Help a Heart, Feed Your Soul
by Larry Leff
It's the fourth Tuesday of the month and I know where I need to be without looking at my calendar. It's probably the only recurring event that I rarely need to check, even though my conscience, Tony Damon, calls me the night before to remind me of my next day obligation.
It's the Family Law Court Program (FLC) in Denver. The program, in cooperation with the Denver Domestic Relations Judges and Magistrates, is set up to finalize divorces for people with limited financial resources. Months before the appointed day, the staff of the Metro Volunteer Lawyers do the intake, assist the clients in preparing the paper work, obtain service on the spouse and set the case for court on the fourth Tuesday, 90 days down the road.
The clients who are in need of FLC services do not have sophisticated legal or financial problems. Most of them are there because their most difficult financial situation is trying to make ends meet. The respondents do not always show up, and if they do, the parties must reach an agreement. If an agreement cannot be reached between the spouses, then the matter has to be continued to a contested docket. The magistrates who hear these fourth-Tuesday cases are prepared to expedite the cases, but because of volume and local rules do not hear contested matters. The number of cases run through is always dependent on the number of attorneys who volunteer.
My bulletin says to report at 8 a.m. to Room 325, the grand jury meeting room, in the City and County Building. Clients of the program, one of whom will be mine, wait outside the doors or in the small waiting room of this mini secret cavern, hoping, I imagine, that this day will bring them the freedom from a bad relationship, or more importantly, a court order that will provide the missing financial support that a simple but unkept oral agreement never could. For those lucky enough to be able to participate in the program, there is a feeling of gratitude for the assistance they receive from the staff and program; a sense of relief that closure has come to her/his life and an element of power that may be useful in securing future financial stability. For this lawyer, who is not always available or sensitive to the needs of others less fortunate, there is a sense of purpose and fulfillment.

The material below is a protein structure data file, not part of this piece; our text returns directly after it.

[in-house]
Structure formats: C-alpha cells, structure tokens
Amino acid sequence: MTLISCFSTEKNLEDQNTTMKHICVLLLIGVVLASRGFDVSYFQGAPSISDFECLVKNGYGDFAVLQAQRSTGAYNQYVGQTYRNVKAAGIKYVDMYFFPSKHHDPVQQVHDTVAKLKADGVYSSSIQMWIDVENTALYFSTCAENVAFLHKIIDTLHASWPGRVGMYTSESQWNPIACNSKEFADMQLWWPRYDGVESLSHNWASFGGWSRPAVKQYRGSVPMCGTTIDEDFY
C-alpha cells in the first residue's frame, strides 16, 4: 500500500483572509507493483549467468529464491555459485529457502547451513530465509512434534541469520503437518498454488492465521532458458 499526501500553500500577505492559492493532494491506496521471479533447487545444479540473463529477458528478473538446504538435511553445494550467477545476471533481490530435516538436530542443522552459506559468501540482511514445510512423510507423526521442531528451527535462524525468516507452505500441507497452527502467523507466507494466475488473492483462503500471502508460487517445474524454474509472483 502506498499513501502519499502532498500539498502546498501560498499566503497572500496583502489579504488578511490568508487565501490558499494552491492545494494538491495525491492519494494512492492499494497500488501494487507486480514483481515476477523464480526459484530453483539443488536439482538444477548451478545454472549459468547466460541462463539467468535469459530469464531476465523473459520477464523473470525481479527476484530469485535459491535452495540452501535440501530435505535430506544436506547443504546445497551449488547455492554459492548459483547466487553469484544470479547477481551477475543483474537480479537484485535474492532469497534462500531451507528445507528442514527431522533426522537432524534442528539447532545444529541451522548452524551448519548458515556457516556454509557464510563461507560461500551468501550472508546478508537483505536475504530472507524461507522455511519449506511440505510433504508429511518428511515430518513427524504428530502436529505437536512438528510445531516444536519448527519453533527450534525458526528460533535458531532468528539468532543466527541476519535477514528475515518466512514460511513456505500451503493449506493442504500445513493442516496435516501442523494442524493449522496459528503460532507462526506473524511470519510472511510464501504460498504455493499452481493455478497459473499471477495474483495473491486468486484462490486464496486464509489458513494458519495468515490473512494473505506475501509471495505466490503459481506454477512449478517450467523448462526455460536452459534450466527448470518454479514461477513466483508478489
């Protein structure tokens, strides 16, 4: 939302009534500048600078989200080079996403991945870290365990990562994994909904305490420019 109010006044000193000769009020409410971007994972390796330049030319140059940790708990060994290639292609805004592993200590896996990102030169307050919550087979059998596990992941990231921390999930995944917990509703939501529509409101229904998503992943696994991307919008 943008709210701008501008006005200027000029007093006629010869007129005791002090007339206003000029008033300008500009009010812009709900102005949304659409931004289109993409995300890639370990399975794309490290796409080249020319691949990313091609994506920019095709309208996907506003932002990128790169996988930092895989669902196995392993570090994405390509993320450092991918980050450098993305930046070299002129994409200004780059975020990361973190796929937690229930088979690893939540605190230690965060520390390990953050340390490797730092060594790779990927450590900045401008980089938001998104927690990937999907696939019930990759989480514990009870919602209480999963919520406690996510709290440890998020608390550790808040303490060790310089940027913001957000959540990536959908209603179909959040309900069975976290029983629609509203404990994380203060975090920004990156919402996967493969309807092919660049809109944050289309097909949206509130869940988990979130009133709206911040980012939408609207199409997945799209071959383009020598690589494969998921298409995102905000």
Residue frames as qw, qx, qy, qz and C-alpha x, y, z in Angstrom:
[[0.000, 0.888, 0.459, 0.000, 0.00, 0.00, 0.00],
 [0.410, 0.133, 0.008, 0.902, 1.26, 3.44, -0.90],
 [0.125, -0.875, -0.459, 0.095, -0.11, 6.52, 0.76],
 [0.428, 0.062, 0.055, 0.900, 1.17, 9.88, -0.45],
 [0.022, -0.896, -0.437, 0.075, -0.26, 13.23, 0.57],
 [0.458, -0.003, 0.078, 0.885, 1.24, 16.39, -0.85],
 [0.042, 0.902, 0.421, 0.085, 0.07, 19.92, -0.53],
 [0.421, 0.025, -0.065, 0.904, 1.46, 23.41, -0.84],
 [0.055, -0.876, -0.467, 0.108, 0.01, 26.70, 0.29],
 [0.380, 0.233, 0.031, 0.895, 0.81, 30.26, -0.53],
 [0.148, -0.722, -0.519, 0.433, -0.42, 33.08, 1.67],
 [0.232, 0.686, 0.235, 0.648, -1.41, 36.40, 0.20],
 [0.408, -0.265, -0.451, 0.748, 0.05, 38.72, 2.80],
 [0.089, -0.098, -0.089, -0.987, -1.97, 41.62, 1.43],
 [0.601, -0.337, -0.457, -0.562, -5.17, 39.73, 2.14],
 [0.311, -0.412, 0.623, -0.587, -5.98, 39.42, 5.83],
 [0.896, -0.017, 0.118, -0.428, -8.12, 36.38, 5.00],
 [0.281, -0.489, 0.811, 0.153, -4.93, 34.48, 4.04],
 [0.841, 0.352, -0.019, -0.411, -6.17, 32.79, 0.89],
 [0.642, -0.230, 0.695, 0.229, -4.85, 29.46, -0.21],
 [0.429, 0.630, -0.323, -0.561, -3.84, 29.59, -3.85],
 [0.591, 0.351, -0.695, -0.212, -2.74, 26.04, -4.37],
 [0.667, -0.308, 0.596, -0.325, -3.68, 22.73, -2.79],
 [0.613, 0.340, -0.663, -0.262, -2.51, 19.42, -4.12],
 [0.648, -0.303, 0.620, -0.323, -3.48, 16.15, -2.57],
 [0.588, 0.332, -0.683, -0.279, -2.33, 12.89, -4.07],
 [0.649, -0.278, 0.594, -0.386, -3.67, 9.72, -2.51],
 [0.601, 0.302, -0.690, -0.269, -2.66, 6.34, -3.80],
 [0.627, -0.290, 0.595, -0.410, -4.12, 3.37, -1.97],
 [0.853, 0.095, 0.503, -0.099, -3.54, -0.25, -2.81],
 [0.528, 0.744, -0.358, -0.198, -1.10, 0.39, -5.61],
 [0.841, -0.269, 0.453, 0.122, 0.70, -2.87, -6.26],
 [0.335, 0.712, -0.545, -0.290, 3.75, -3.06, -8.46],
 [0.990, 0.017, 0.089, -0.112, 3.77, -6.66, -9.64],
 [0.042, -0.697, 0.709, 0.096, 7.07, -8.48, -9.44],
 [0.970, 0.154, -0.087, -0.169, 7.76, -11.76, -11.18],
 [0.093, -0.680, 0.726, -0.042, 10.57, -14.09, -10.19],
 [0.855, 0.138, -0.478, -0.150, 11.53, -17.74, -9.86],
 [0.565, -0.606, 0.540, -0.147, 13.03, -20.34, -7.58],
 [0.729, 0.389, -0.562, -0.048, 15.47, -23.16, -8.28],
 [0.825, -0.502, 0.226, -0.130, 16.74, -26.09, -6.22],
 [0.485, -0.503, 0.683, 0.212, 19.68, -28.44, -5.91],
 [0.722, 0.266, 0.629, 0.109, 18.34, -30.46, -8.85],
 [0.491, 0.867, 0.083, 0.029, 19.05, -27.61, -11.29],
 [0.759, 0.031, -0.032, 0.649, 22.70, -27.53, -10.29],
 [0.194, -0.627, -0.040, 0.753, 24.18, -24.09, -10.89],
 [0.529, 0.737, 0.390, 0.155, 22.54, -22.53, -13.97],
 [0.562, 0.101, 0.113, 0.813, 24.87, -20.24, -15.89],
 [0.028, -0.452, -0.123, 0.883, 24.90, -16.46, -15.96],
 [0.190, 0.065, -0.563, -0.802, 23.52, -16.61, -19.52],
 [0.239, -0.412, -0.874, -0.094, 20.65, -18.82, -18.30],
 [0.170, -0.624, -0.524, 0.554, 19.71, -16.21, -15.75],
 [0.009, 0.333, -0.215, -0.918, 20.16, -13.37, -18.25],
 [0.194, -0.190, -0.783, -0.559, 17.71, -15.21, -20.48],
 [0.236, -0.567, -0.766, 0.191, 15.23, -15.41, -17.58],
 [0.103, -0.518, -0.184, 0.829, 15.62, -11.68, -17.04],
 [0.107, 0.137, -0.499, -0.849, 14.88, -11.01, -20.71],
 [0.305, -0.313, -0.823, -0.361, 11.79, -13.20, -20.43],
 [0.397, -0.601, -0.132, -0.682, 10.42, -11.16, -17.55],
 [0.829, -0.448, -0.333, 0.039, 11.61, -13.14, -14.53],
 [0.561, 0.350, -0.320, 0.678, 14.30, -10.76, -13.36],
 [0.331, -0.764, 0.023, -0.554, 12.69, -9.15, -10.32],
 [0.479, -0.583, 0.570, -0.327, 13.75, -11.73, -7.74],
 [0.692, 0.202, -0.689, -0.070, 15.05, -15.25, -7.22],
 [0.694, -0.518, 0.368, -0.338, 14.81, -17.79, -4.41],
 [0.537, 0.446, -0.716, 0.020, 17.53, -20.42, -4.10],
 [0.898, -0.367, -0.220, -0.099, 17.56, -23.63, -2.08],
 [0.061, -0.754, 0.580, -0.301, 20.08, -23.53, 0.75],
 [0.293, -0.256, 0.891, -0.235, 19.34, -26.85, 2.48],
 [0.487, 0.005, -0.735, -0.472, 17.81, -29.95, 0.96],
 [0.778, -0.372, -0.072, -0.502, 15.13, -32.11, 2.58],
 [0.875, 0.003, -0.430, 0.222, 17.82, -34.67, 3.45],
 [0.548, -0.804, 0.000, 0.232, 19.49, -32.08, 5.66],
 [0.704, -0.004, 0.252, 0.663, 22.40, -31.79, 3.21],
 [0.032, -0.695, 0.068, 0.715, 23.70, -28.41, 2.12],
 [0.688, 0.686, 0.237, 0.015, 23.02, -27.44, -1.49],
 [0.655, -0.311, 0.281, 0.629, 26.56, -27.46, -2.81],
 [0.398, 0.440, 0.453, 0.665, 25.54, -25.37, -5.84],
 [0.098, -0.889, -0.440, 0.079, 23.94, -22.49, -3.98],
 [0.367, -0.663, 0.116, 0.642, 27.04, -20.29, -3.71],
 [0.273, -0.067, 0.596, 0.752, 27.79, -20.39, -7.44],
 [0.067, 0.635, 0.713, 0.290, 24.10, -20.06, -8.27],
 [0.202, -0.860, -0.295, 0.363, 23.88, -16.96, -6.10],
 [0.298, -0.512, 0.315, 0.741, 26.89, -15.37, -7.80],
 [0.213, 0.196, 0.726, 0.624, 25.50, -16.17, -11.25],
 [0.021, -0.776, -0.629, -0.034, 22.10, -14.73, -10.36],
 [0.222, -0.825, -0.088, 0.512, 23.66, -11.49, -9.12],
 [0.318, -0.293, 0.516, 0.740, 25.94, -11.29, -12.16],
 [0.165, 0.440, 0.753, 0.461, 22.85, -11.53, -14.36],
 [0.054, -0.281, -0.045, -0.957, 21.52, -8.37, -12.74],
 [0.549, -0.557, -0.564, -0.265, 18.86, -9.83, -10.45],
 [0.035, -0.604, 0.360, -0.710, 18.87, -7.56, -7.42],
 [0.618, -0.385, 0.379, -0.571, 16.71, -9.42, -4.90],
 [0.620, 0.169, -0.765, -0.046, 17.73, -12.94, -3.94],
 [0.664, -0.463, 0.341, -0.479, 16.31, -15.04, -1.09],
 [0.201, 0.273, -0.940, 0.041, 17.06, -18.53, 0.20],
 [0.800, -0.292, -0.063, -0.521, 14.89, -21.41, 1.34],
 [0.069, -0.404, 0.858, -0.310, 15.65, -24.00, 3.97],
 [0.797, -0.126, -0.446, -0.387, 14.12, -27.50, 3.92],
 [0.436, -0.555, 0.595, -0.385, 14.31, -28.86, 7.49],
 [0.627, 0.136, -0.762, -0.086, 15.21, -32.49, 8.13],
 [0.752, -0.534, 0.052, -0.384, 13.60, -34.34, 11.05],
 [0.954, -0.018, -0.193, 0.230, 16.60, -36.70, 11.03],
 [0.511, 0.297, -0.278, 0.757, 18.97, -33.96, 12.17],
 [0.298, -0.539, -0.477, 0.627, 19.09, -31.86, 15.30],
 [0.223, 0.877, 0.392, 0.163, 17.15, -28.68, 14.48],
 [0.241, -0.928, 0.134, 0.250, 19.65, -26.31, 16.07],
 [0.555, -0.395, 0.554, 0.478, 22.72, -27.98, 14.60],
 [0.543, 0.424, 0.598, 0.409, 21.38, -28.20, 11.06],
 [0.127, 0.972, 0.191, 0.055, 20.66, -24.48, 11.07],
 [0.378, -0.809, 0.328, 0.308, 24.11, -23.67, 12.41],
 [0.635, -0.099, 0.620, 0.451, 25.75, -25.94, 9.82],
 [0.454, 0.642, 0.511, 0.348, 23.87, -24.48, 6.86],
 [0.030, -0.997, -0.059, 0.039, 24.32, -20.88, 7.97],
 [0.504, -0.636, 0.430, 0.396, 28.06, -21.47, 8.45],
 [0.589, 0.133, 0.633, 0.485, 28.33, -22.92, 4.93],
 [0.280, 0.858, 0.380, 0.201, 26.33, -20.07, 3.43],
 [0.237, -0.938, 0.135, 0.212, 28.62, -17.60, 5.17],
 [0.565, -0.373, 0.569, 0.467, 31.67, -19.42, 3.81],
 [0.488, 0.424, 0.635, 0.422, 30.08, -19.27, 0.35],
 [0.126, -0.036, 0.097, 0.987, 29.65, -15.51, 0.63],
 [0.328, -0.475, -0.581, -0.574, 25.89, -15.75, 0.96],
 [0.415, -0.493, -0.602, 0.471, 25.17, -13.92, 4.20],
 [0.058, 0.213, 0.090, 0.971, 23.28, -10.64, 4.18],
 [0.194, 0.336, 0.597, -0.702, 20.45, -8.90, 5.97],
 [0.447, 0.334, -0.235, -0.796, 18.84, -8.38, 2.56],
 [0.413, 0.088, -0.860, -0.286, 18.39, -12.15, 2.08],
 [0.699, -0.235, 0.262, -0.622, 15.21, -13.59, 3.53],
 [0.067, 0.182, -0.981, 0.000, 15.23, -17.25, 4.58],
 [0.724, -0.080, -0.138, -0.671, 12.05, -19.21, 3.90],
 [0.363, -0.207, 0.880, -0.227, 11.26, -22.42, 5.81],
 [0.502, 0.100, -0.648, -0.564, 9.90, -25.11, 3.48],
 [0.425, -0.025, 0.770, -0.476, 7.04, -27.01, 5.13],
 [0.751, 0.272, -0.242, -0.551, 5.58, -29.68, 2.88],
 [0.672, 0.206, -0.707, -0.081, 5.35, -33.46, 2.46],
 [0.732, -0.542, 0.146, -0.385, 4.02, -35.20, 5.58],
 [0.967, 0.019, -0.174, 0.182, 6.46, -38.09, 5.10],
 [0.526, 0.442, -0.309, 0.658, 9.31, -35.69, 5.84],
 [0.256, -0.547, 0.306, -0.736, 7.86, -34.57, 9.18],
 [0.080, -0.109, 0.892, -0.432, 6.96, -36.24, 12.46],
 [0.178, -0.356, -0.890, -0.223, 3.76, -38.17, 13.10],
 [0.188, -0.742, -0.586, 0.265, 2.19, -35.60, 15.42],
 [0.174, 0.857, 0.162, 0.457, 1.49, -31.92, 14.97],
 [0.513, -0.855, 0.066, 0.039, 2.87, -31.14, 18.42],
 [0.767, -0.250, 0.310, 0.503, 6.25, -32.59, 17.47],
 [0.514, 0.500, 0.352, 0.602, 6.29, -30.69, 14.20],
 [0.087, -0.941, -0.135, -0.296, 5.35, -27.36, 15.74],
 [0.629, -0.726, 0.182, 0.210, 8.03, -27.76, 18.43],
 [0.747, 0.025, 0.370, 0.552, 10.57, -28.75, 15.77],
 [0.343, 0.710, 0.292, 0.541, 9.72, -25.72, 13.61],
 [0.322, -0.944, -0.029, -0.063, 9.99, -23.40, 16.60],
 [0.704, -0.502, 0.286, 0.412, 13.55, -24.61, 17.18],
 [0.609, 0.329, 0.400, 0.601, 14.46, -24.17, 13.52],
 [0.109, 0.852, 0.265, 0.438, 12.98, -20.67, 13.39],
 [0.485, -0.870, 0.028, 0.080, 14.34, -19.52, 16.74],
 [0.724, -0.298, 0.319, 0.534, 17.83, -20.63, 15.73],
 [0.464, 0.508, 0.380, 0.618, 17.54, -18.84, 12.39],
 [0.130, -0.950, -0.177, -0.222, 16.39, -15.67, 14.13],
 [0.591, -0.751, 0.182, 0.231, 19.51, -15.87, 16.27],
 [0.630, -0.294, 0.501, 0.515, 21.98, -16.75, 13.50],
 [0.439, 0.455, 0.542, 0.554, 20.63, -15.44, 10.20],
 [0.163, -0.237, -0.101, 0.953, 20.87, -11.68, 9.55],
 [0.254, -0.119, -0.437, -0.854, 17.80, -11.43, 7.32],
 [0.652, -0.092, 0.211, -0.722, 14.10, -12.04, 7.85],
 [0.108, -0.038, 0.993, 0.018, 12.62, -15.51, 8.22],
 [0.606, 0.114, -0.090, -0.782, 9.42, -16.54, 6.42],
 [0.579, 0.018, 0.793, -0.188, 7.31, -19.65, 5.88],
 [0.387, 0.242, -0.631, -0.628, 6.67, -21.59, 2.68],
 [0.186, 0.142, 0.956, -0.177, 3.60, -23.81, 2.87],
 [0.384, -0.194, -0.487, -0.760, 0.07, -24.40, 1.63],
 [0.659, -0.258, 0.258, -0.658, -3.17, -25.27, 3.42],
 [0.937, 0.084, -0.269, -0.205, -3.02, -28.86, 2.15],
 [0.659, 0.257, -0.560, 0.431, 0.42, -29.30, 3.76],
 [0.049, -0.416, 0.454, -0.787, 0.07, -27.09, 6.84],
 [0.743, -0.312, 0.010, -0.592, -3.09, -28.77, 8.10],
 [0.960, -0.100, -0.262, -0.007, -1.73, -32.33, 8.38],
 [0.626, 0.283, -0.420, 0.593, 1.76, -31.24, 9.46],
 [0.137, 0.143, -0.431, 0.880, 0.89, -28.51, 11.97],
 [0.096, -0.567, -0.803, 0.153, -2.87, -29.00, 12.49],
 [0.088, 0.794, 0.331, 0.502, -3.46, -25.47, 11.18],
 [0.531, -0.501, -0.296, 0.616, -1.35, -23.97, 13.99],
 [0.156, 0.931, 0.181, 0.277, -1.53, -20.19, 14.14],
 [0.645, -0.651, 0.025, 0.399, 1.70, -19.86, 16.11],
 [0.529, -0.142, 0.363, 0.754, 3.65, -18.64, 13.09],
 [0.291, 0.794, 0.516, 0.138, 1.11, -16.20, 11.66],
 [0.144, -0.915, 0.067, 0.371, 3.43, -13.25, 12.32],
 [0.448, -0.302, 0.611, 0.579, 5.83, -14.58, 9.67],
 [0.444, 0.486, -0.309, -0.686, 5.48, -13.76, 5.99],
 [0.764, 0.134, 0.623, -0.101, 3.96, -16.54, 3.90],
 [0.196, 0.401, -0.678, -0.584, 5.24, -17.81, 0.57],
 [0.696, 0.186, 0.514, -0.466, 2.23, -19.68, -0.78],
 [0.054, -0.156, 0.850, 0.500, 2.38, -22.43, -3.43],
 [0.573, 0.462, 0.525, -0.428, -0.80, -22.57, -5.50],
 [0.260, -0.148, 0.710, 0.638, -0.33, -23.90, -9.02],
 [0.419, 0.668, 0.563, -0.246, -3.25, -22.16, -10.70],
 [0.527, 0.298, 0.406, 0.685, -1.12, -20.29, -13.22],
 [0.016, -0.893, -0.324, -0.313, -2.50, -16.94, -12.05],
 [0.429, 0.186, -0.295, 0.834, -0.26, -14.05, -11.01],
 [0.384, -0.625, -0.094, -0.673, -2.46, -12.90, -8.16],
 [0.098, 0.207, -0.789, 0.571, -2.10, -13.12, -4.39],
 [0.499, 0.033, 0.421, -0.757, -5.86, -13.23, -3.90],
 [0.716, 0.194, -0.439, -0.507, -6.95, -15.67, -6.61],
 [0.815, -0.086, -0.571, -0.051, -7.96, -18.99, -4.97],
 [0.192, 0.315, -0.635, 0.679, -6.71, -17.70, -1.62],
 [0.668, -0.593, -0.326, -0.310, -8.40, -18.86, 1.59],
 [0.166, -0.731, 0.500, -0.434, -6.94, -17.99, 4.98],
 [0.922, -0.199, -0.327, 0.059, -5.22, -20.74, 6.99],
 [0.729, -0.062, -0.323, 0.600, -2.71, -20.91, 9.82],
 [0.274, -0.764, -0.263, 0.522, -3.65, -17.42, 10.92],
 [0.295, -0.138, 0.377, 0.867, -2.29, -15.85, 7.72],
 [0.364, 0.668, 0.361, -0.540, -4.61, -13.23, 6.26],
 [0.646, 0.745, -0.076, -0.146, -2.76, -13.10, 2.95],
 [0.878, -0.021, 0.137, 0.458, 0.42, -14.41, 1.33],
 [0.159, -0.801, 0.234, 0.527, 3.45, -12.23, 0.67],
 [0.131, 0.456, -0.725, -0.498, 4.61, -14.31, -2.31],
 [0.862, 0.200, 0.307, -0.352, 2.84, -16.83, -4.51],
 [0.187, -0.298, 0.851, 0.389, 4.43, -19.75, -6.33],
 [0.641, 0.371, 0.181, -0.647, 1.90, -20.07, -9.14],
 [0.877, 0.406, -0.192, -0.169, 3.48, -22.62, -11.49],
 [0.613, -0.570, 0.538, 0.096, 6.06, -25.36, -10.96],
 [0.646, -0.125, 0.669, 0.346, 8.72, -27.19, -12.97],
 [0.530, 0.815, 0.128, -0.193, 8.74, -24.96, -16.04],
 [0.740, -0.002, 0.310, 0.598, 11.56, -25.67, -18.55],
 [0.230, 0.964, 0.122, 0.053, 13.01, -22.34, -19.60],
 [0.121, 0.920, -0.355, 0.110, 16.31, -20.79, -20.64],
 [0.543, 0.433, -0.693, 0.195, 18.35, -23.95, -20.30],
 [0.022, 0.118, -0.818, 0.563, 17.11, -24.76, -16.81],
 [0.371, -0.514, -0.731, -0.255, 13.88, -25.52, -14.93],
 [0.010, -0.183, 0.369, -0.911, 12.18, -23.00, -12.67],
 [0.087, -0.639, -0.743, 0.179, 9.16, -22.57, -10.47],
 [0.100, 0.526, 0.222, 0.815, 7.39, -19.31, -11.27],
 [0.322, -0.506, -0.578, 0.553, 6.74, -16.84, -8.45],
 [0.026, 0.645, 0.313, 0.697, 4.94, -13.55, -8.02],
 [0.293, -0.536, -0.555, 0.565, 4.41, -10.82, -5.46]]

I do not remember how long I have been doing Family Law Court, but I know why I participate in the program. It is the well being that I gain from taking four hours out of my work month to provide a service that is both necessary to maintain access to our legal system and to achieve a modicum of praise from the client and Barbara Chamberlain, the Director of MVL. Also, it is not everyday that I can take what little expertise I have and put it to use, and be truly thanked by the client. For one morning a month, I fulfill a commitment to myself and the legal community.
The other reason is, in this too fast-changing world, overwhelmed with computers, e-mails, faxes, cell phones, on-line research and mandatory settlement conferences done by telephone, we attorneys no longer see or have time for our colleagues. The cavernous halls of the City and County Building, which were once populated by sinners, saints and attorneys with their entourages, are now empty except for the denizens who reside there: judges, court staff, sheriff deputies and their charges, and those searching out the mayor. I rarely ever meet opposing counsel in person. I no longer have time to see a past adversary and share coffee in the basement. I never have to go there! But when I attend those Tuesday services of the mind and soul, I once again connect with those who hold true to the principles of our profession.
I get to kibitz with them; spend time trying to figure out how the divorce can be completed when glitches arise as we await the completion of the child support worksheet. I am at home among a group of professionals who feel strongly about their commitment to their profession and to the community. They are professionals who do not need to do this, but know that as lawyers we are obligated to make the system work for those who cannot afford even our most "reasonable fees."
And no matter how loudly the leaders of the two major parties are trumpeting the banner of material selfishness, there is a sense among us that we, as individuals, have a common bond with all people and a responsibility to assist, to even sacrifice time, to make our local world better for all. And everything we do, which we set out to do as a benefit for others no matter how insignificant it may seem to us, is a step toward creating that place. The FLC program allows us to personally and professionally meet that obligation. And on a more personal level, it fulfills a part of the pro bono requirements we should set for ourselves.
For more information about the Family Law Court Program or taking on a pro bono case, contact Barb Chamberlain at